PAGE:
Avoid Identity Theft
I keep hearing on the news about identity theft. It seems as though it’s quite easy for these criminals to take our identities and rack up huge charges on our credit cards before we even know what is happening. Am I being, as my daughter would say, “a scaredy cat”? Or is this something I should really worry about? And how am I supposed to protect myself? If I was worried about my wedding ring getting stolen, I would put it in a safe – but how can I protect my entire identity?
Thank you for writing in because this is a very important issue. In this case, I don’t think you are being a “scaredy cat”. I think you are being responsible for wanting to take precautions before a problem starts. Too often we are reactive instead of proactive. We wait for something bad to happen before taking steps to prevent it from happening again – but isn’t it better to prevent it in the first place?
The truth is that identity theft is happening everyday. The Canadian Anti-Fraud Centre reported that nearly 20,655 Canadians were the victims of identity fraud in 2014. So, yes, it is a real danger.
But, it’s not all bad news! There are some clear, concrete steps you can take to prevent an identity thief from acquiring your personal information and reduce the risk of damage. Here are some of the things you should do –
- Limit the risk – You probably wouldn’t feel comfortable walking down the street with $10,000 in cash in your back pocket, and yet, carrying credit cards all the time is basically the same thing. Only carry what is absolutely necessary in your purse or wallet when you go out. Leave extra credit cards or your Social Insurance Card at home if you don’t need them. This way, if you do lose your wallet, a thief won’t be able to access all of your personal information.It’s also a good idea to keep photocopies of all your important cards under lock and key at home. This will come in handy if something does get stolen and you need to report the credit card numbers to the bank.
- Be computer-cautious – The internet has been a boon for identity thieves. Hackers and cyber criminals are able to get their hands on your personal information with just a few clicks of the mouse. It is absolutely essential that you conduct yourself online in a responsible manner. The first step to doing this is choosing a strong password. Don’t use your birthday or daughter’s name – those are too easy to guess. You need to make a password that is a combination of random letters, symbols and numbers. And don’t tell anybody! Also, only use your credit cards on sites that are reputable and that you trust. Larger companies are more likely to have more intricate security systems that will protect your information than small sites. Look for websites that start with “https://” as the “s” indicates it is a secure site. There are several other symbols that also indicate the security features on a website – learn what they are and look for them.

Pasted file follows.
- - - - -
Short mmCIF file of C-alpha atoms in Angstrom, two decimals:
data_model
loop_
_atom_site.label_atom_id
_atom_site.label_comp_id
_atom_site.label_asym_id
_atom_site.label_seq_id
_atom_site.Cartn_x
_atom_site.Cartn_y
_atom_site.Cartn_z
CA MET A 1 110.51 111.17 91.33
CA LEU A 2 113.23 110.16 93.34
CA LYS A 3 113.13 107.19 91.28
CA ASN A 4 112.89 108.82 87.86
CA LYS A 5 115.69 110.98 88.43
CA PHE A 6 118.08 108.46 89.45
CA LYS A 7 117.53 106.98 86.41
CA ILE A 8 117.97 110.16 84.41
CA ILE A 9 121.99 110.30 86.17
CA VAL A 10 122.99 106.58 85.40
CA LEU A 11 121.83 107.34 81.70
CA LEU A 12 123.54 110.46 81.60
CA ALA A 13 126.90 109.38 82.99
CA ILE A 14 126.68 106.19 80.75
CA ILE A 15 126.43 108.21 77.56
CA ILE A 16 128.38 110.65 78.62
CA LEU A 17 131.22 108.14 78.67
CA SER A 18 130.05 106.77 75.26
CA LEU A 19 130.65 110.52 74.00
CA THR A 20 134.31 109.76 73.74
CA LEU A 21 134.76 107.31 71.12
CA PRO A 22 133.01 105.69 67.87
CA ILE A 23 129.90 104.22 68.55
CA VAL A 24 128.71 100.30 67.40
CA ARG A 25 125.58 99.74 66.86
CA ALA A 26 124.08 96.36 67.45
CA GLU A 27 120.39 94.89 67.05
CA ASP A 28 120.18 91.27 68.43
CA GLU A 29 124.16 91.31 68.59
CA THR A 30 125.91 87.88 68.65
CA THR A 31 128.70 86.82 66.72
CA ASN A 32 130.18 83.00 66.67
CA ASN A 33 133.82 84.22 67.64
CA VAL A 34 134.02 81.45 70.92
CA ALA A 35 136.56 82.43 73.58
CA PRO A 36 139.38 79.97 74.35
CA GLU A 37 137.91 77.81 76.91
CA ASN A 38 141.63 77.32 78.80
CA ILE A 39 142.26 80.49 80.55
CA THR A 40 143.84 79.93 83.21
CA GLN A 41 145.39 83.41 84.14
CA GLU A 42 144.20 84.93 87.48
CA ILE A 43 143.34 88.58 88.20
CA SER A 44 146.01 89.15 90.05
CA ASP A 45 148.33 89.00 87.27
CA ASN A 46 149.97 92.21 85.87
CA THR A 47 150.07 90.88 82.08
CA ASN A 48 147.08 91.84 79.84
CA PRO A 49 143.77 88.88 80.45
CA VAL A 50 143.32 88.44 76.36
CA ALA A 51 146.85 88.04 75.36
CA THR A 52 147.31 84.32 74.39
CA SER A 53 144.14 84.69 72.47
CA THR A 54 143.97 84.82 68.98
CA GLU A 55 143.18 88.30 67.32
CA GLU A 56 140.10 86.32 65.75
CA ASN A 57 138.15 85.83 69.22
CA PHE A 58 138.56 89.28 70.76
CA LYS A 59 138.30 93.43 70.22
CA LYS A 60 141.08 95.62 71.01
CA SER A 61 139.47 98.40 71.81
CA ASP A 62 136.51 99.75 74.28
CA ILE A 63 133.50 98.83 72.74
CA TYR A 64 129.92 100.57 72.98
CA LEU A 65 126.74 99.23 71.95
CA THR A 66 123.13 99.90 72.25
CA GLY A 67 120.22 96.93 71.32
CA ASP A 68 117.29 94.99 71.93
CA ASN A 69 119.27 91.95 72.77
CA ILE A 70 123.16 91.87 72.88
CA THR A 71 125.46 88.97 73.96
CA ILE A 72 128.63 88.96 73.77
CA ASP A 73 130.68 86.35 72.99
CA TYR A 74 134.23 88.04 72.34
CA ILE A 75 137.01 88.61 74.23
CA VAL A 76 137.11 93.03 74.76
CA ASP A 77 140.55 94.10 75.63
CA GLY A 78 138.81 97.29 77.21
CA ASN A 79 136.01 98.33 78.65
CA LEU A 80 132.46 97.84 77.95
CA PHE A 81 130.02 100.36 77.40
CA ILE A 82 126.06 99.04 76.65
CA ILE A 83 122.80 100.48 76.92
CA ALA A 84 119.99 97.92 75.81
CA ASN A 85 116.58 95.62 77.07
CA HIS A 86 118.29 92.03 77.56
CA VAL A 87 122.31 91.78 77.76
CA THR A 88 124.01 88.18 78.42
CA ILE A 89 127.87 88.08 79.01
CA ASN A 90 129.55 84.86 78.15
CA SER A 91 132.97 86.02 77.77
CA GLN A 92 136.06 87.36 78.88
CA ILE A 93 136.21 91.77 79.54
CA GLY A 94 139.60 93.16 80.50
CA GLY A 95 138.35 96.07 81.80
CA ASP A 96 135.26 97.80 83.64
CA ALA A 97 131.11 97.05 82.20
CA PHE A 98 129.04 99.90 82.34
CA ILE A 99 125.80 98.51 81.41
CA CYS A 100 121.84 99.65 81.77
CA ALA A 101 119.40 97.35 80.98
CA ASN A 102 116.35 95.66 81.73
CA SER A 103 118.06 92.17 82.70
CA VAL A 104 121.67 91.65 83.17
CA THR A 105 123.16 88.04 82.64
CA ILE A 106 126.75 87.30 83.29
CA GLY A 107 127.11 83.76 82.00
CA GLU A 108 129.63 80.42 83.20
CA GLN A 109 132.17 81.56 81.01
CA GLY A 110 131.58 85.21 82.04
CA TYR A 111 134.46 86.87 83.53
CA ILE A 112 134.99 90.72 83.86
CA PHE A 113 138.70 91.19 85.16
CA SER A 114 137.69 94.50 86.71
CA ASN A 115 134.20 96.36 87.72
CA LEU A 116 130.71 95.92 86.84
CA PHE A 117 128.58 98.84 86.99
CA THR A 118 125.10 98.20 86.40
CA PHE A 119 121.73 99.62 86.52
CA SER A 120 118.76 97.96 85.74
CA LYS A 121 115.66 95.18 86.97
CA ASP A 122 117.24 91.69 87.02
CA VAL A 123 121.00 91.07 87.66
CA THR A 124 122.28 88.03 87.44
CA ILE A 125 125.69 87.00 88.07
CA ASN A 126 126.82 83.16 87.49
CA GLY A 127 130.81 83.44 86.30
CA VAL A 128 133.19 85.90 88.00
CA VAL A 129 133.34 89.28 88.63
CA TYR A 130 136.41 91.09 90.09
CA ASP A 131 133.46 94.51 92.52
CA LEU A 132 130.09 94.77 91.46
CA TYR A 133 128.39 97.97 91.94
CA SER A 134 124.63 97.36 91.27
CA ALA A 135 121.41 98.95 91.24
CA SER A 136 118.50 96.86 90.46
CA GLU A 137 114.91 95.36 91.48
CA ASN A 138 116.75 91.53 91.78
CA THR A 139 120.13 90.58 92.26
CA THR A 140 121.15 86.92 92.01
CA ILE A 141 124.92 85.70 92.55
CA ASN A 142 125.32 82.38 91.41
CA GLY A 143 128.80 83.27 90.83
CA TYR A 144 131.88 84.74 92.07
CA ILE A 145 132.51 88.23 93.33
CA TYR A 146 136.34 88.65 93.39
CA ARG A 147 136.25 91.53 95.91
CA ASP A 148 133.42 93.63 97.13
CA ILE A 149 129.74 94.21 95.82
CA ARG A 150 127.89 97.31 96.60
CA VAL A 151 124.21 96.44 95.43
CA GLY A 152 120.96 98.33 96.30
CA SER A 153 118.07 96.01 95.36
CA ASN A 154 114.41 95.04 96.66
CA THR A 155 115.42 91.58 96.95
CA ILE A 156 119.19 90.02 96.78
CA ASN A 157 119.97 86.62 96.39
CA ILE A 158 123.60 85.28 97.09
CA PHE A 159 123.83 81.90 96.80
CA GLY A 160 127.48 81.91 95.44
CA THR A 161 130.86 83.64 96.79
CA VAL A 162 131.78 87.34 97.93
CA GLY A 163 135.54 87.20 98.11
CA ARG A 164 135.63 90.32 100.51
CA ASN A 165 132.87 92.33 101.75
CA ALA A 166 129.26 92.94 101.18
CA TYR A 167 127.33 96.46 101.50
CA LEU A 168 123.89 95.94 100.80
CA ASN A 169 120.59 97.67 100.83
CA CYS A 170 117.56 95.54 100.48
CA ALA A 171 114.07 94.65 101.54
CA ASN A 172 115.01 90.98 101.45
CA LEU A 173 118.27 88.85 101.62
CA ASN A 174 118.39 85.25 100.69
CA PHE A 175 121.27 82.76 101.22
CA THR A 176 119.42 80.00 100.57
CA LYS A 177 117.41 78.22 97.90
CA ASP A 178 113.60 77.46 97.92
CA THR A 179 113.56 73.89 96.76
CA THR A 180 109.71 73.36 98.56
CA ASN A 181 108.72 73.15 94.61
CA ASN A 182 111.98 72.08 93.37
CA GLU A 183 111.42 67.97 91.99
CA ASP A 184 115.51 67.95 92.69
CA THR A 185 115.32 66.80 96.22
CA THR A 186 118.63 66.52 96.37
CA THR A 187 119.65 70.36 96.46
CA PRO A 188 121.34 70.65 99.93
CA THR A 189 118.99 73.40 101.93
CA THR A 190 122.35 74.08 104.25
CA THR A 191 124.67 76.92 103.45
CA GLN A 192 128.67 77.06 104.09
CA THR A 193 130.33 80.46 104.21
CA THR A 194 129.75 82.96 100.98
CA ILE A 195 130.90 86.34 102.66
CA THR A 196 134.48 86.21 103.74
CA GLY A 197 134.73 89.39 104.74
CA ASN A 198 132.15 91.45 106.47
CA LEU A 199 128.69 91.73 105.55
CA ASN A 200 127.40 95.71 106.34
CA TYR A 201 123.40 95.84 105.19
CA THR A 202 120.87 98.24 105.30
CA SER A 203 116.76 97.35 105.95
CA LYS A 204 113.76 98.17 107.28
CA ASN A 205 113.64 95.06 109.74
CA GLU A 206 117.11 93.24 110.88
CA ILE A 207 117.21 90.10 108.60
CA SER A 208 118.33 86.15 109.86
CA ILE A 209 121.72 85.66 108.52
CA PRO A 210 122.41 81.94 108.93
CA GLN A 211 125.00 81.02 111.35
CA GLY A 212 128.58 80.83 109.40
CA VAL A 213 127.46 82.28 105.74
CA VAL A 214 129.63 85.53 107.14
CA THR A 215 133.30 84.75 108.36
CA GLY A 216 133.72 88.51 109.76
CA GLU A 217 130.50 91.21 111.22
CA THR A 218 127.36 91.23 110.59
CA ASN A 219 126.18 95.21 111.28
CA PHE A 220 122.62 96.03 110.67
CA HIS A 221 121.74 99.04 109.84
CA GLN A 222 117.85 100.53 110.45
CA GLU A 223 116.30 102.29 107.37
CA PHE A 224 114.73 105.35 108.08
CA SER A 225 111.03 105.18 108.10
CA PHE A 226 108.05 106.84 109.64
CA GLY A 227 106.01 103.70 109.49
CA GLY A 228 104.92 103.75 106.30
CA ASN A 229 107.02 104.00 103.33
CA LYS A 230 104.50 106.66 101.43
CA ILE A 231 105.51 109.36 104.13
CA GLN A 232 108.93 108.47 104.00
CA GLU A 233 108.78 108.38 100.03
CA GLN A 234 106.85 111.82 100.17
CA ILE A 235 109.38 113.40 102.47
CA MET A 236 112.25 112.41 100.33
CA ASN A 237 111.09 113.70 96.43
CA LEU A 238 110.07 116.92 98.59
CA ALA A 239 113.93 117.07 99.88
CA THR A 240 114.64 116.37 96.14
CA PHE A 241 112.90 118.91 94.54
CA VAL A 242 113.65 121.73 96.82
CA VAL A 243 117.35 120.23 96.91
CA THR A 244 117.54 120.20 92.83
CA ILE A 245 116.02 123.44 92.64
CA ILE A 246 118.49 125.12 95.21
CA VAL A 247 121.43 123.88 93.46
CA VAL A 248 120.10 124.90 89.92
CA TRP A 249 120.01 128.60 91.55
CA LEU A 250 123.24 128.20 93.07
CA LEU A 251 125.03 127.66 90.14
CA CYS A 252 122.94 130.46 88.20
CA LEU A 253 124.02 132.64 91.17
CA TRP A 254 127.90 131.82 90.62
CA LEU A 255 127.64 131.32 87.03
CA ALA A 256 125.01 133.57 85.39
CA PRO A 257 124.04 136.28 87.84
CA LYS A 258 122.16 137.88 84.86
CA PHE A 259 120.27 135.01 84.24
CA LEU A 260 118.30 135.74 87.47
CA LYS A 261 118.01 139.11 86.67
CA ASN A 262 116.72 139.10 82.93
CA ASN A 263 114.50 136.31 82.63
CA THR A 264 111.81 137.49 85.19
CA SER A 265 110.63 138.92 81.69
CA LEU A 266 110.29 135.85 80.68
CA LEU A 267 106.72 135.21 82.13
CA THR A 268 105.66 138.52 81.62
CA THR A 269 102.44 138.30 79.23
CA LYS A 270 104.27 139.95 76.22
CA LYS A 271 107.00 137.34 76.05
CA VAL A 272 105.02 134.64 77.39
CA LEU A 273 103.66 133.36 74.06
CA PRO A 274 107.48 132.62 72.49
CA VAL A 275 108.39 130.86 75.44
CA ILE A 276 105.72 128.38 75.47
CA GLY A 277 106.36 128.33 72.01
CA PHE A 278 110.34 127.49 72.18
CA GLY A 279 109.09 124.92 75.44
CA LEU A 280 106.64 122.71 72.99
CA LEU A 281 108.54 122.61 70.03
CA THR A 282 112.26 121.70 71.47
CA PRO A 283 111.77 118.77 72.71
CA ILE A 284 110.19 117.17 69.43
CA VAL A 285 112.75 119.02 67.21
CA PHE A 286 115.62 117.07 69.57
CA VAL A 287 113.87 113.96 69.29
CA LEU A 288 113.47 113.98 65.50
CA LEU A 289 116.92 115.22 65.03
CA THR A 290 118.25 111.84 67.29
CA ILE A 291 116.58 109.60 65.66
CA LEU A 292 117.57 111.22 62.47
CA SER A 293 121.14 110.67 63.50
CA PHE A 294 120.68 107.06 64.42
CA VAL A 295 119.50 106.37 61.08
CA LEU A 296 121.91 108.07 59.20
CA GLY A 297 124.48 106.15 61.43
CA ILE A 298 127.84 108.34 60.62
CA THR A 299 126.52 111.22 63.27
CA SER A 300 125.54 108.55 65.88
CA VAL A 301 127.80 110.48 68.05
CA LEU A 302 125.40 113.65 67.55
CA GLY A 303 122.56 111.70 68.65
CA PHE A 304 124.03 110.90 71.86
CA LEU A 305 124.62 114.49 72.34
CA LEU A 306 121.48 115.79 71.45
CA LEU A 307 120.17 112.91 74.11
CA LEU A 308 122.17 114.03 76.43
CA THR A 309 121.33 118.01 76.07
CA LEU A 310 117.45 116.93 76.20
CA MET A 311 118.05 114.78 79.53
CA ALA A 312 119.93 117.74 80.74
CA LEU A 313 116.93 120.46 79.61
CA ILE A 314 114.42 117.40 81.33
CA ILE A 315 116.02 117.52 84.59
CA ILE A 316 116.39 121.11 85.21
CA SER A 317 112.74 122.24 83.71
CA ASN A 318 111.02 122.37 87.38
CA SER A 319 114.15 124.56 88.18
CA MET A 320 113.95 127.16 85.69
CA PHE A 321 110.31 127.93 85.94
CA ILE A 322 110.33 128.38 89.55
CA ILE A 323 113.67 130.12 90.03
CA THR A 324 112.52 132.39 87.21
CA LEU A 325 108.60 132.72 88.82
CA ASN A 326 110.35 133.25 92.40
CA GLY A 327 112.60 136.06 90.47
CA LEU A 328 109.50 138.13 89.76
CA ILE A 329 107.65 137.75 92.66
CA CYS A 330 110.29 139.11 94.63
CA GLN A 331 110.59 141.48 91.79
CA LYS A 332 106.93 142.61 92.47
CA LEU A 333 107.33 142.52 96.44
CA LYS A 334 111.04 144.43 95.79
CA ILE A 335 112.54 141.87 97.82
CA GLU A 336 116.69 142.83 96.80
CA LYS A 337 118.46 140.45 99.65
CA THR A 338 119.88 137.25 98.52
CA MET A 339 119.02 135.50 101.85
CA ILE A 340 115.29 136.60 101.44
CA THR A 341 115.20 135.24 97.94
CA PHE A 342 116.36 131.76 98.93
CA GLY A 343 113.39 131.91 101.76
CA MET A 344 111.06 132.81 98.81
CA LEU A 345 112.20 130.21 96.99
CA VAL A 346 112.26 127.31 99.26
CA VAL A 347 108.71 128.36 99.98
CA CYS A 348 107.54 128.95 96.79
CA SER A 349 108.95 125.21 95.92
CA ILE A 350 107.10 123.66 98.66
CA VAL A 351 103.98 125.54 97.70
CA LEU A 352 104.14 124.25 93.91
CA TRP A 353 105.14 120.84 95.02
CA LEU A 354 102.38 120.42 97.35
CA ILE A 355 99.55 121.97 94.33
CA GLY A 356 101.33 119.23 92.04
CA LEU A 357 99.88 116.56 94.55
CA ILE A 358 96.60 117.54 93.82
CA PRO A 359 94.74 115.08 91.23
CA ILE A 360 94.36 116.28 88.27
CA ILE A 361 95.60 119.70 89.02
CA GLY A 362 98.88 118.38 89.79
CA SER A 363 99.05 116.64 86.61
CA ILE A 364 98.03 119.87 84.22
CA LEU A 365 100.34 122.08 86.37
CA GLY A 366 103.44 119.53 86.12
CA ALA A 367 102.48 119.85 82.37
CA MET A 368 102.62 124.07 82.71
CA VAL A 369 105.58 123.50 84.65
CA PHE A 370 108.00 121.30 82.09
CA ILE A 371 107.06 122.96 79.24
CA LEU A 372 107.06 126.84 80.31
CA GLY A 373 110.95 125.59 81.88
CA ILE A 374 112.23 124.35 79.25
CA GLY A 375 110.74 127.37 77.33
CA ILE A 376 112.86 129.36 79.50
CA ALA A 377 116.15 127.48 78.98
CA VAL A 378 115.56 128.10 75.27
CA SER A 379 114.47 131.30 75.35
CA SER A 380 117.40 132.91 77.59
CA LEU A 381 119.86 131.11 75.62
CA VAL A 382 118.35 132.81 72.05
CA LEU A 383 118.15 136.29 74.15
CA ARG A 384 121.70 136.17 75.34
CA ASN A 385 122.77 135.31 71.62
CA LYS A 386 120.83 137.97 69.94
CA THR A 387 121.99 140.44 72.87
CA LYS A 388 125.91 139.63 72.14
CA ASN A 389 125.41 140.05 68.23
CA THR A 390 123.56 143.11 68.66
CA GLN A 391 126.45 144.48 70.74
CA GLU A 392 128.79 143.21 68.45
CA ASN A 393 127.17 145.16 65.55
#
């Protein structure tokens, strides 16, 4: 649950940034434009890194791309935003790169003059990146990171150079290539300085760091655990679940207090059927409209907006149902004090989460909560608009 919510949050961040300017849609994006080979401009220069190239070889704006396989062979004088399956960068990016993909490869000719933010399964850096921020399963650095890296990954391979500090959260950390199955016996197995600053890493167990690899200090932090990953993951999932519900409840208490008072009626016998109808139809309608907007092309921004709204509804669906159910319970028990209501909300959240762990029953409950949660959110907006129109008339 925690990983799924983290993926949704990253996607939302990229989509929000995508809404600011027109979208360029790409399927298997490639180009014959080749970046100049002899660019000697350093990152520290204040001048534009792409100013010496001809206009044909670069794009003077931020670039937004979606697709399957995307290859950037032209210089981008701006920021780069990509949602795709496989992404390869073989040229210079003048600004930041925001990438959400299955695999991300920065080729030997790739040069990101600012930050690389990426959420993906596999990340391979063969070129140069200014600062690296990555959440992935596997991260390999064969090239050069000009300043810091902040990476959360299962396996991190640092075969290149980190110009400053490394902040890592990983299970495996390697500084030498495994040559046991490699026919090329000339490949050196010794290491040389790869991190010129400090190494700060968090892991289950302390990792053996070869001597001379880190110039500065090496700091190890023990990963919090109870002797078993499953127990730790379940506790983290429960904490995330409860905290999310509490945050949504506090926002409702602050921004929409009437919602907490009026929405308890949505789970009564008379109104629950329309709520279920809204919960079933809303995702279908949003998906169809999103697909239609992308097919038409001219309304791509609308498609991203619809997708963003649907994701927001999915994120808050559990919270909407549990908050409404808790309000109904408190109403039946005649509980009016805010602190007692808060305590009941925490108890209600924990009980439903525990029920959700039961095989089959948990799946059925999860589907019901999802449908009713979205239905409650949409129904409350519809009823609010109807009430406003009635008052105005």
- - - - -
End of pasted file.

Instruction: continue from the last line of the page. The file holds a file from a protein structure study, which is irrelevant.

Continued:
- Don’t wait to report a theft – If you suspect you have been the victim of identity theft, don’t waste time. Contact the police and file a police report about the suspected crime. Then contact Equifax and Transunion to put a “fraud alert” on your account. Finally, call your credit card issuers to make sure they know what has happened. They will be able to freeze your accounts to prevent any illicit spending. The quicker you take these steps, the less damage will be done.
It’s impossible to eliminate the risk of identity theft completely, Hee Jin. But, I listed just a few easy ways that you can decrease the likelihood of being a victim and limit the damage if you are victimized. If you’d like to learn more about identity theft and how to protect yourself, check out our Identity Theft booklet.
Jeffrey Schwartz is the Executive Director of Consolidated CreditCounseling Services of Canada and President of the Credit Association of Greater Toronto (CAGT).